• Roberts, N. (2024). Climate Change Resilience and Adaptation for Public Transit. Canadian Standards Association, Toronto, ON.

Executive Summary

Canada’s climate is changing at an unprecedented pace, with rising temperatures and an increased prevalence of extreme weather events resulting in short – and long-term impacts across the country. Climate change has already caused catastrophic events that have impacted public transportation in Canada, including floods and severe winter storms that have stranded passenger trains, and melting permafrost that is degrading the quality of vital transportation links to northern Canada. Overall, climate change is expected to increase the costs of building, operating, and maintaining public transit systems.

Canada’s public transportation sector is also changing in ways that may make it even more susceptible to climate change risks. The trend of decarbonizing public transit systems (e.g., electrification of passenger rail, and electric and hydrogen fuelled zero emission buses) is changing their risk profile. The sector will require increased investment and improved resiliency to manage risks related to electrical power supply and distribution systems, among others.

Transit agencies from across Canada have identified risks related to intense precipitation and extreme heat as the sector’s most pressing concerns. These climate stressors can lead to infrastructure damage, operational disruptions, and in the case of extreme heat, health and safety concerns for people (e.g., transit operators, construction workers, maintenance personnel, and transit riders). Both of these climate stressors are Canada-wide concerns that are projected to continue intensifying.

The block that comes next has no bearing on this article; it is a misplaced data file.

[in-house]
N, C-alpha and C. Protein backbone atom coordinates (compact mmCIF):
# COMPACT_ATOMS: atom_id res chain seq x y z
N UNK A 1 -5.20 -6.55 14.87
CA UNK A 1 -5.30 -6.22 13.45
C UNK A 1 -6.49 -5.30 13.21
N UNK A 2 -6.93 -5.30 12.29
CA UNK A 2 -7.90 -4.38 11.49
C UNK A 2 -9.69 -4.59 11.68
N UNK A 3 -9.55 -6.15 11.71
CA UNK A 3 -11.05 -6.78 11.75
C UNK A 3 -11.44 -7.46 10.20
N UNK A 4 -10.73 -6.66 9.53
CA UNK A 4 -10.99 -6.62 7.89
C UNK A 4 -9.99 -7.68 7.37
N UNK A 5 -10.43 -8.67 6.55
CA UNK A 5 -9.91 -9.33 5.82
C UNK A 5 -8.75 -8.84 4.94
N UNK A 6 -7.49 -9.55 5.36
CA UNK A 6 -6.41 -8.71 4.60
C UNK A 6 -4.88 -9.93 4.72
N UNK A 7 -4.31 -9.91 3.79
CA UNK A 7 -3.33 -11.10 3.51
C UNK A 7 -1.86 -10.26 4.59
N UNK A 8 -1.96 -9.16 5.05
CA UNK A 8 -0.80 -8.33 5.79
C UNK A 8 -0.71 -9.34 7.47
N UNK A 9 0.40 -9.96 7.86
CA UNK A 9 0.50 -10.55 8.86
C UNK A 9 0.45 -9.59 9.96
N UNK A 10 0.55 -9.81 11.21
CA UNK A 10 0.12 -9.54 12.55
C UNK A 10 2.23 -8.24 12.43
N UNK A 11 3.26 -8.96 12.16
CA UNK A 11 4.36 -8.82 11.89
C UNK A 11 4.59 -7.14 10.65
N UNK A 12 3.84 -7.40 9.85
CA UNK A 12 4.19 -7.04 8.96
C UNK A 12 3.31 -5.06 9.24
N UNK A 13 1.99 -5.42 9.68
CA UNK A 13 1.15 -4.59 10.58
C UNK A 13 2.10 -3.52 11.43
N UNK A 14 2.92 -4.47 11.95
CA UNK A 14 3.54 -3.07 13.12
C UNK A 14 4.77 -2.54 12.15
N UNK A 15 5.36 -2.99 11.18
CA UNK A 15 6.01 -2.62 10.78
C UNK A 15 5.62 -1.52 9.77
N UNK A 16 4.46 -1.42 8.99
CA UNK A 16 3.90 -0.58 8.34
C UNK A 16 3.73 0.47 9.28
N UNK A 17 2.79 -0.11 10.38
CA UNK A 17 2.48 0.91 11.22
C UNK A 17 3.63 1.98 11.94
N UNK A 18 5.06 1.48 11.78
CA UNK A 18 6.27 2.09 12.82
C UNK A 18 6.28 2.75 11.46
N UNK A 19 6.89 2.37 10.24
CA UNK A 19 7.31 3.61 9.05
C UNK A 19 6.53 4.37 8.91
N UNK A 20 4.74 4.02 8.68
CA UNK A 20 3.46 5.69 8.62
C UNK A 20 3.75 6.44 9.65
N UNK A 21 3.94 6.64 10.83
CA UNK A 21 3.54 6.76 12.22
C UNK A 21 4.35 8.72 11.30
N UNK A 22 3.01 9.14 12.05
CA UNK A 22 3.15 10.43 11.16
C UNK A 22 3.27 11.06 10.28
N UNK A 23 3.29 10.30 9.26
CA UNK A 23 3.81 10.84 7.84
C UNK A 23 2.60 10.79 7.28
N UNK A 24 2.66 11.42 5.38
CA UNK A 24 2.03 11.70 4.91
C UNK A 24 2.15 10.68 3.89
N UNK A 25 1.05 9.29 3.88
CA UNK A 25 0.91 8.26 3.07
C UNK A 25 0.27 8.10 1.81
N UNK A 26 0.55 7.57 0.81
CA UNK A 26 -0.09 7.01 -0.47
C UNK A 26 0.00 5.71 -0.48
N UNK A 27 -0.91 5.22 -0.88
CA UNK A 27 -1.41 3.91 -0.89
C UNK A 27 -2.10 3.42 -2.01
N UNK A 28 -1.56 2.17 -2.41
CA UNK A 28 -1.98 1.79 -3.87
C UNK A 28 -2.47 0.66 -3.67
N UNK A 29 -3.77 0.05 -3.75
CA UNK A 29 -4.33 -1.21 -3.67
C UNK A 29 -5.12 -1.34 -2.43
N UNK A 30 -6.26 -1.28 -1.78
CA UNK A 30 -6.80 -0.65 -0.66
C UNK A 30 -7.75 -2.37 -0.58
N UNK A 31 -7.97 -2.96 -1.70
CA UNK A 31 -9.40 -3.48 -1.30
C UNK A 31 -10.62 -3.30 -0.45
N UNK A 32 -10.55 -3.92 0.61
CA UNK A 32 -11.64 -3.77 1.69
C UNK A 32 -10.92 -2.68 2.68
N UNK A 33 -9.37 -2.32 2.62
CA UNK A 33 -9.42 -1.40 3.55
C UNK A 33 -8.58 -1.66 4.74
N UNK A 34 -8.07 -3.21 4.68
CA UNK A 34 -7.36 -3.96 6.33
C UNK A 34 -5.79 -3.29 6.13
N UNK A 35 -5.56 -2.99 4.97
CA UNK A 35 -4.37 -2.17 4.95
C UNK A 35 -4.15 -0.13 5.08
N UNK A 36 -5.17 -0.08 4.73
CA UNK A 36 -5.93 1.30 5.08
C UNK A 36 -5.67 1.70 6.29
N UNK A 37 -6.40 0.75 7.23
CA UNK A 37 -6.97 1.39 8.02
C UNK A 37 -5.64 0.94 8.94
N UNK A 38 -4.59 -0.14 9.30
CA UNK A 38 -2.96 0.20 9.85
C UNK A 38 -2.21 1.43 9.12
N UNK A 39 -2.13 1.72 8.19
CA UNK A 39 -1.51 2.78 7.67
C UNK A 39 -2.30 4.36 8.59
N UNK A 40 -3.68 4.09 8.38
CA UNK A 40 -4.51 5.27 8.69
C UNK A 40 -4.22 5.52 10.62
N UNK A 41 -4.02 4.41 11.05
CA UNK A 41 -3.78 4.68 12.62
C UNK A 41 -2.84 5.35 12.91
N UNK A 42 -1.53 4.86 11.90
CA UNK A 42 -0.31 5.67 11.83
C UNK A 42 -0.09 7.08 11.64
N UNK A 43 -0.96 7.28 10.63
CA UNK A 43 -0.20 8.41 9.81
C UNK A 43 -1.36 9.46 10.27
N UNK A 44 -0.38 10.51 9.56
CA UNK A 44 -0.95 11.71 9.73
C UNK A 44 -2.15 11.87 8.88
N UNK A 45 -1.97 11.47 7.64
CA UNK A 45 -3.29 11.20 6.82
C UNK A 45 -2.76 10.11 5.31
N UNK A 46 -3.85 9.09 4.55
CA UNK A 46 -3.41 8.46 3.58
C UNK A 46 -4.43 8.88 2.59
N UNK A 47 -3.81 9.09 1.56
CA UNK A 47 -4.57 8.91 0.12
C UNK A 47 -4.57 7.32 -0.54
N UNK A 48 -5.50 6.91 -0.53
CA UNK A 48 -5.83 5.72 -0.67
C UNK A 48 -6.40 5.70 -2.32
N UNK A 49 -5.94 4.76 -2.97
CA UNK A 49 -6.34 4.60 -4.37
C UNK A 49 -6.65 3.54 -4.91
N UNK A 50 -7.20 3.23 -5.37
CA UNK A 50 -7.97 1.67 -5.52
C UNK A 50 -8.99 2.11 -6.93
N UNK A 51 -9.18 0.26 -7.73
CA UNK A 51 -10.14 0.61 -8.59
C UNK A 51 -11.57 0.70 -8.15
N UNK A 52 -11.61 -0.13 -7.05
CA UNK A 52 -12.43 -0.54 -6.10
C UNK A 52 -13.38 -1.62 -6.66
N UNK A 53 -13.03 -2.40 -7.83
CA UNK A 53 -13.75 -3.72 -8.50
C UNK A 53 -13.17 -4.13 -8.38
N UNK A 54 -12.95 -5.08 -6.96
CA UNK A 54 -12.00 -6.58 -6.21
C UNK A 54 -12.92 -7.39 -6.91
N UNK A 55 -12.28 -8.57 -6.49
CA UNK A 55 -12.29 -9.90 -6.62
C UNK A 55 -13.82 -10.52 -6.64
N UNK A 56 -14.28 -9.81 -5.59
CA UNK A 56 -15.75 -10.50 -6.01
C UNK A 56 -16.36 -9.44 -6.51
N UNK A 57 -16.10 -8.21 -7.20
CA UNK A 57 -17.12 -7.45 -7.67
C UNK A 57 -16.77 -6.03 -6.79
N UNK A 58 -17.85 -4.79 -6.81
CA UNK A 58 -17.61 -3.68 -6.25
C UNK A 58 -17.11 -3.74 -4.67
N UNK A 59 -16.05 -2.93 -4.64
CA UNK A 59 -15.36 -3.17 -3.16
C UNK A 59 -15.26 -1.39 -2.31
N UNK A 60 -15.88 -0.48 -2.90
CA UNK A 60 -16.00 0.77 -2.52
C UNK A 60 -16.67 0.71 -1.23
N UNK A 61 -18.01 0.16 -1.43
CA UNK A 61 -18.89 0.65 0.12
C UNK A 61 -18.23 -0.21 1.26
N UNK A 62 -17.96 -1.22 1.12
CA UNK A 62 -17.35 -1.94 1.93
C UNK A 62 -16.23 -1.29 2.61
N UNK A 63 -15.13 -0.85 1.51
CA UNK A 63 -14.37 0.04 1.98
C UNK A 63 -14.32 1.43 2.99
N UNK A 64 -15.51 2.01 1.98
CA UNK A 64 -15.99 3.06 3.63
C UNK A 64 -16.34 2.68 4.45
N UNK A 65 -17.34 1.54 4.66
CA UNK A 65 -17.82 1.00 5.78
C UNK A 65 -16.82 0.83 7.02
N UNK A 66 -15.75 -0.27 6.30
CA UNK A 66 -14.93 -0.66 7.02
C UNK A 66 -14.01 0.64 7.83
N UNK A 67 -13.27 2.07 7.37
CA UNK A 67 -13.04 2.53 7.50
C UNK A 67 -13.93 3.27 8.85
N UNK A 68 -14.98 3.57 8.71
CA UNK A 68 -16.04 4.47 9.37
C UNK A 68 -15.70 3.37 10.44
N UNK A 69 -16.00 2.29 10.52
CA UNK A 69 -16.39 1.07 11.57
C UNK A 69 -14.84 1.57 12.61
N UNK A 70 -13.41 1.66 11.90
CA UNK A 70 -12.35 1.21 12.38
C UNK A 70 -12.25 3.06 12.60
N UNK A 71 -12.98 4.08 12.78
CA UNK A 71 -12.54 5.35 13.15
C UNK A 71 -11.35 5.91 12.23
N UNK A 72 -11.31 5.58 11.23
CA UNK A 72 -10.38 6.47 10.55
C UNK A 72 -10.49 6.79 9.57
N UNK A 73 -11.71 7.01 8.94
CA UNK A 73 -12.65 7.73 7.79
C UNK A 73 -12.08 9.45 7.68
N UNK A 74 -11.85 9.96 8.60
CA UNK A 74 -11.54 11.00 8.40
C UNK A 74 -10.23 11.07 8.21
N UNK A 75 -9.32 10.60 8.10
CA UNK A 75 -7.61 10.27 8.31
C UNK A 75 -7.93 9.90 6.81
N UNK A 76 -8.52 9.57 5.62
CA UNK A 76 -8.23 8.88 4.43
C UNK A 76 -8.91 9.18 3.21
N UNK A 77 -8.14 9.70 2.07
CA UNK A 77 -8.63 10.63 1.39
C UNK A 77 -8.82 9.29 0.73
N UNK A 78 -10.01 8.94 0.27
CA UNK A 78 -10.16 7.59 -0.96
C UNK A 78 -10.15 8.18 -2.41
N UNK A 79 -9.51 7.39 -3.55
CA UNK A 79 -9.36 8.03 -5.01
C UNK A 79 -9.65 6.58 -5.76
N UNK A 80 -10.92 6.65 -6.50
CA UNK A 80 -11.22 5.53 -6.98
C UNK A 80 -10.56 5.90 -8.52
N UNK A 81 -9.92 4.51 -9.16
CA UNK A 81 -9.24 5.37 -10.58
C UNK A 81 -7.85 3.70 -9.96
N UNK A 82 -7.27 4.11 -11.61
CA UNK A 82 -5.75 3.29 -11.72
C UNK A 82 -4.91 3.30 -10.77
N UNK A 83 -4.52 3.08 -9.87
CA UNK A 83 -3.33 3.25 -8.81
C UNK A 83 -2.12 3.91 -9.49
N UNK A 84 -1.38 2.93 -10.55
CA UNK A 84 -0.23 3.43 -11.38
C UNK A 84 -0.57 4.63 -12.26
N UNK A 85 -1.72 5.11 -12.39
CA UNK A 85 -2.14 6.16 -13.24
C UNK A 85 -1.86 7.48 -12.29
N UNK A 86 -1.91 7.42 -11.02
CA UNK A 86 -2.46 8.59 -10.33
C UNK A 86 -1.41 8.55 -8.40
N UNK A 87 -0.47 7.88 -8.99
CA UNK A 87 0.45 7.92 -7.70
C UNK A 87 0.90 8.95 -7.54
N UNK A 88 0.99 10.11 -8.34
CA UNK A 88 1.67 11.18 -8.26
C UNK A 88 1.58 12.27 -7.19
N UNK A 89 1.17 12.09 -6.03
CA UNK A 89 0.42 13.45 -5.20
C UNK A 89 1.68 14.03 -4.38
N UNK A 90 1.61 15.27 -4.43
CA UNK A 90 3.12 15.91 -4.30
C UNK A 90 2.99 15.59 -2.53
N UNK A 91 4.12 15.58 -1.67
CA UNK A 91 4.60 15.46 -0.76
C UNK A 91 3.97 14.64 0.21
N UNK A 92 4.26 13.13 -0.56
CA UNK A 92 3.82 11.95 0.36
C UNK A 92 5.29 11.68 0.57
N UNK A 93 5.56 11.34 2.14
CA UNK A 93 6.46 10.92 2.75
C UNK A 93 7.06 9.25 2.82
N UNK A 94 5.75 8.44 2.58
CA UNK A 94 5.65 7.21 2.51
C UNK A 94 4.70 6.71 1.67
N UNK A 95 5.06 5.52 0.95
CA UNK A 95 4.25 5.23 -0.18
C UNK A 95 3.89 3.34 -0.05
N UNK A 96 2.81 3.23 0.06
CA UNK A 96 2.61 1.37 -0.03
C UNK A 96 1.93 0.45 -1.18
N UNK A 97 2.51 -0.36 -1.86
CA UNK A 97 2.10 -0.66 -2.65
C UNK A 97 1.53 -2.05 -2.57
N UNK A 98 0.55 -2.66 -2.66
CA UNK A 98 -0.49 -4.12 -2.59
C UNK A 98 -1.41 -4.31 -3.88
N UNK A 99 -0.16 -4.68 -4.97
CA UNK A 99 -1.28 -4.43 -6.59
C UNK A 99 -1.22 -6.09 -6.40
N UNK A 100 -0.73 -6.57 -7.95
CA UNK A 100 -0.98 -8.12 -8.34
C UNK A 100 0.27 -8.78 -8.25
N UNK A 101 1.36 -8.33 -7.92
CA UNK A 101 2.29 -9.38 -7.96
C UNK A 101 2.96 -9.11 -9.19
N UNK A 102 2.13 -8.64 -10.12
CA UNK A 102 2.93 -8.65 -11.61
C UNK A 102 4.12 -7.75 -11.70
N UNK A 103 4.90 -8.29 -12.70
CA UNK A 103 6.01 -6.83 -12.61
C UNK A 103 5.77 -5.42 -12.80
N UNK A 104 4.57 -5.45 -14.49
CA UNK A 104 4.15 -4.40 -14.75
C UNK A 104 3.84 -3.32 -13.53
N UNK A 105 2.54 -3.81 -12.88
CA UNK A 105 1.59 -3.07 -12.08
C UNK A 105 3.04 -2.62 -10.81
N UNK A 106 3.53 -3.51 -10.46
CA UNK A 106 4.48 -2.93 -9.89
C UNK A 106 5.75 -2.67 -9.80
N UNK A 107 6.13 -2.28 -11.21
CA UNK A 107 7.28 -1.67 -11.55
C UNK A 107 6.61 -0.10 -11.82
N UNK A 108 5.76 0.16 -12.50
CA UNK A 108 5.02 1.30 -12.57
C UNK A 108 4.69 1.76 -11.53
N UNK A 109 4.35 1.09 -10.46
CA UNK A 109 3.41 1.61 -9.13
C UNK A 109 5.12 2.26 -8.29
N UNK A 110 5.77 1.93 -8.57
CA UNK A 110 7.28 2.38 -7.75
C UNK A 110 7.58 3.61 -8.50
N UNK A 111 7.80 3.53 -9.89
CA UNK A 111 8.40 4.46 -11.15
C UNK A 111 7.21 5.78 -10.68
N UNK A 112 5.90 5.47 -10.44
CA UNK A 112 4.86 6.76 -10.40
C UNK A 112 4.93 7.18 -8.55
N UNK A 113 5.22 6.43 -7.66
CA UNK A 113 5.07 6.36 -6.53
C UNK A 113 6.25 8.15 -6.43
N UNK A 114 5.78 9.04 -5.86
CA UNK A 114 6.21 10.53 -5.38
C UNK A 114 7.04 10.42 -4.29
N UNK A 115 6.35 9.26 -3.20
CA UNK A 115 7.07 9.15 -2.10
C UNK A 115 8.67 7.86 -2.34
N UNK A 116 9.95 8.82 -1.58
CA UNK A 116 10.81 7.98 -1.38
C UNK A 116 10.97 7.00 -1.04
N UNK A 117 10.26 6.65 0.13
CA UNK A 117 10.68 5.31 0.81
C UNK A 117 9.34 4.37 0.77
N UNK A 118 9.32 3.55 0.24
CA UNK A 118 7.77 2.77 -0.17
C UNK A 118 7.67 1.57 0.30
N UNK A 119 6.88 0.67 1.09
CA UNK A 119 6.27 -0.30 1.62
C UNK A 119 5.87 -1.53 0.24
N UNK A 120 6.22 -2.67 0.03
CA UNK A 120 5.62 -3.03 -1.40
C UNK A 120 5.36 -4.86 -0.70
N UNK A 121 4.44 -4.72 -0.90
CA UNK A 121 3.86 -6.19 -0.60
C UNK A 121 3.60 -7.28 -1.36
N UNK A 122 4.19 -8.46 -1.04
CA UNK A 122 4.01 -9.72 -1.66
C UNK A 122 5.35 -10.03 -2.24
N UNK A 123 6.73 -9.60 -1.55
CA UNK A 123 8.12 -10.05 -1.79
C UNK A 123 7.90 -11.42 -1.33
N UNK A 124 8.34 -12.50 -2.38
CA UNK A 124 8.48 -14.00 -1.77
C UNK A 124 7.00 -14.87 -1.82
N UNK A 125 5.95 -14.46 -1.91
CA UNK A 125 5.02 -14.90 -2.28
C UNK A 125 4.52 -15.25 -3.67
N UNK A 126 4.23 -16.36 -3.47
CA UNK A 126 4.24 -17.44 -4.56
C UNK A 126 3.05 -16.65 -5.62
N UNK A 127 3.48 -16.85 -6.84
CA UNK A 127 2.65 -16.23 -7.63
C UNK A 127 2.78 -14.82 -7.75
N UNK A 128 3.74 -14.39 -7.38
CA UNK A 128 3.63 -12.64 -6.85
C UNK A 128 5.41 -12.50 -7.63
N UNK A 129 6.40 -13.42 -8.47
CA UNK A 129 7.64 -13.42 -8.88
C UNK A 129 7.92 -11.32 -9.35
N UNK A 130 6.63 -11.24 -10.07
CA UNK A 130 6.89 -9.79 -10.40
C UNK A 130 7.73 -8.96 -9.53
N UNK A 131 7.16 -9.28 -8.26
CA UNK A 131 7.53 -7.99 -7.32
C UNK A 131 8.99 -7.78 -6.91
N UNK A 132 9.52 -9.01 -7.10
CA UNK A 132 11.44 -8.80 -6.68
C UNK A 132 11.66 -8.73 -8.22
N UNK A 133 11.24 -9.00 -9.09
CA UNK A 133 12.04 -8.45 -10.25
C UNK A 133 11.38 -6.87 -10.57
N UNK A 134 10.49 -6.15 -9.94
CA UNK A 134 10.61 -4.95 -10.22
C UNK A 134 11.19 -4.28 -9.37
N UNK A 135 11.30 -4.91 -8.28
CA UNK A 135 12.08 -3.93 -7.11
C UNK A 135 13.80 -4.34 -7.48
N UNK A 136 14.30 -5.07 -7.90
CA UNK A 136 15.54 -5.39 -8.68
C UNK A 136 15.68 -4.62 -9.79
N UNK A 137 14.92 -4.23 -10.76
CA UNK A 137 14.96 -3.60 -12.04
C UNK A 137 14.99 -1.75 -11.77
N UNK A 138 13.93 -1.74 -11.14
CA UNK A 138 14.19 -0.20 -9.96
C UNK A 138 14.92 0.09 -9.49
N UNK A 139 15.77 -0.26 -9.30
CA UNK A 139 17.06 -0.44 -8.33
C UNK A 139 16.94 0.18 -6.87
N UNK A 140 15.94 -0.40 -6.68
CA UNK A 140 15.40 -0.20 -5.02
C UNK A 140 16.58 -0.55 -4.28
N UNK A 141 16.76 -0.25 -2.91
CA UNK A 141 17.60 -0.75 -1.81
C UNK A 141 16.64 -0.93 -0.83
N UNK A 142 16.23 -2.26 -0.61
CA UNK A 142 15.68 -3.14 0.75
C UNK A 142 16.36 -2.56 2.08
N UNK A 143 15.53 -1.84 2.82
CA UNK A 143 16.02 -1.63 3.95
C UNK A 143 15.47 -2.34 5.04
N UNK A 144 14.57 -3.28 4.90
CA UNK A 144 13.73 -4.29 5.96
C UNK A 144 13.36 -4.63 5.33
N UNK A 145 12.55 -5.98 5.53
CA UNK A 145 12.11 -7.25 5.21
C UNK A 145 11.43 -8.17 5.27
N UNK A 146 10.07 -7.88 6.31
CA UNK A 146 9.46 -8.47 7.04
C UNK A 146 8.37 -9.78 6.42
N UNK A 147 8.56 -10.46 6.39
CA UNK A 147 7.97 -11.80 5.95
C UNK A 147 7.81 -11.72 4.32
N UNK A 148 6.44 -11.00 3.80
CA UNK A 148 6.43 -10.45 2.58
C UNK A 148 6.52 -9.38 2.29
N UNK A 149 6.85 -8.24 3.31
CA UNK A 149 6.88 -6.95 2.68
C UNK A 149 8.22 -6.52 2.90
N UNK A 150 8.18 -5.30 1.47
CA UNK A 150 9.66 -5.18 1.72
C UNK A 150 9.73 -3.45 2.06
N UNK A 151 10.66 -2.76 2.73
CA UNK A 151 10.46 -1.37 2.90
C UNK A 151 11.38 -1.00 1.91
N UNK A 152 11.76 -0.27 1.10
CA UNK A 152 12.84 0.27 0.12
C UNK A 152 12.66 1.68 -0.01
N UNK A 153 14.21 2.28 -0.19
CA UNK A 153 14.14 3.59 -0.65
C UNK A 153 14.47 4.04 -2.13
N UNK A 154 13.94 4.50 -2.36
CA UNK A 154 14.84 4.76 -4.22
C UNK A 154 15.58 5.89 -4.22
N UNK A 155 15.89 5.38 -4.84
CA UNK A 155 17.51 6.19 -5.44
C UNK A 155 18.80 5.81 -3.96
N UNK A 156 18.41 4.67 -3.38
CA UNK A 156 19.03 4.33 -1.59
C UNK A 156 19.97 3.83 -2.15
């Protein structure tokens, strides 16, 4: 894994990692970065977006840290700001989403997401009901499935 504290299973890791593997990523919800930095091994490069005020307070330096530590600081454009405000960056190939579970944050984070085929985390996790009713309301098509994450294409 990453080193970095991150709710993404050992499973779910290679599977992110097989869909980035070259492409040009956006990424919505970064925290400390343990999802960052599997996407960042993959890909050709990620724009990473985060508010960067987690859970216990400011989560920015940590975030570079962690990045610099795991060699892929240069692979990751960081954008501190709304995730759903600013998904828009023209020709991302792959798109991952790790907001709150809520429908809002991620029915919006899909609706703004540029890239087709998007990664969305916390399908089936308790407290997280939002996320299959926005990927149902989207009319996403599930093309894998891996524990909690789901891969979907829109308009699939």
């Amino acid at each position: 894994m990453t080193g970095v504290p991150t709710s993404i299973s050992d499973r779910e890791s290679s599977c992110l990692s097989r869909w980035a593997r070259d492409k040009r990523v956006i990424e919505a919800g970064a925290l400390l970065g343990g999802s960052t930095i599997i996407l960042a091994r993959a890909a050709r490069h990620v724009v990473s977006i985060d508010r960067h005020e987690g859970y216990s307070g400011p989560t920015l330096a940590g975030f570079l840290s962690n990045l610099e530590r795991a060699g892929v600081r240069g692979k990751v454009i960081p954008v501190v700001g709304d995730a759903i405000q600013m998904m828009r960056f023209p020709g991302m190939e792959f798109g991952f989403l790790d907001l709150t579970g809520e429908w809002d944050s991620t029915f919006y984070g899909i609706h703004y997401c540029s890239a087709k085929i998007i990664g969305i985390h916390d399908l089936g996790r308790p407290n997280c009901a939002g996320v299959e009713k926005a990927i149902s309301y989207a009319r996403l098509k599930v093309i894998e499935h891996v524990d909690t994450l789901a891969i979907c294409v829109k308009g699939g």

This research report addresses four key questions:

  1. What are the top challenges and issues resulting from climate change currently facing Canada’s public transportation sector (focusing on passenger rail and bus systems)?
  2. How are these challenges expected to evolve over the near – and long-term?
  3. How are representatives in Canada’s public transportation sector responding in the areas of climate adaptation and improving resiliency?
  4. What areas of opportunity exist for the development of standards to help respond to climate adaptation and resiliency needs in Canada’s public transportation sector?

The research included a literature review, meetings with representatives from public transit authorities, operators, and related entities across Canada, and two workshops with representatives to present and discuss key research findings.

This report identifies ten areas for further exploration in the context of standards development and climate adaptation, which encompass standardization opportunities throughout an asset or system lifecycle to potentially yield improvements in climate adaptation and resiliency (design and planning, construction, operations, and maintenance) for Canada’s public transit sector.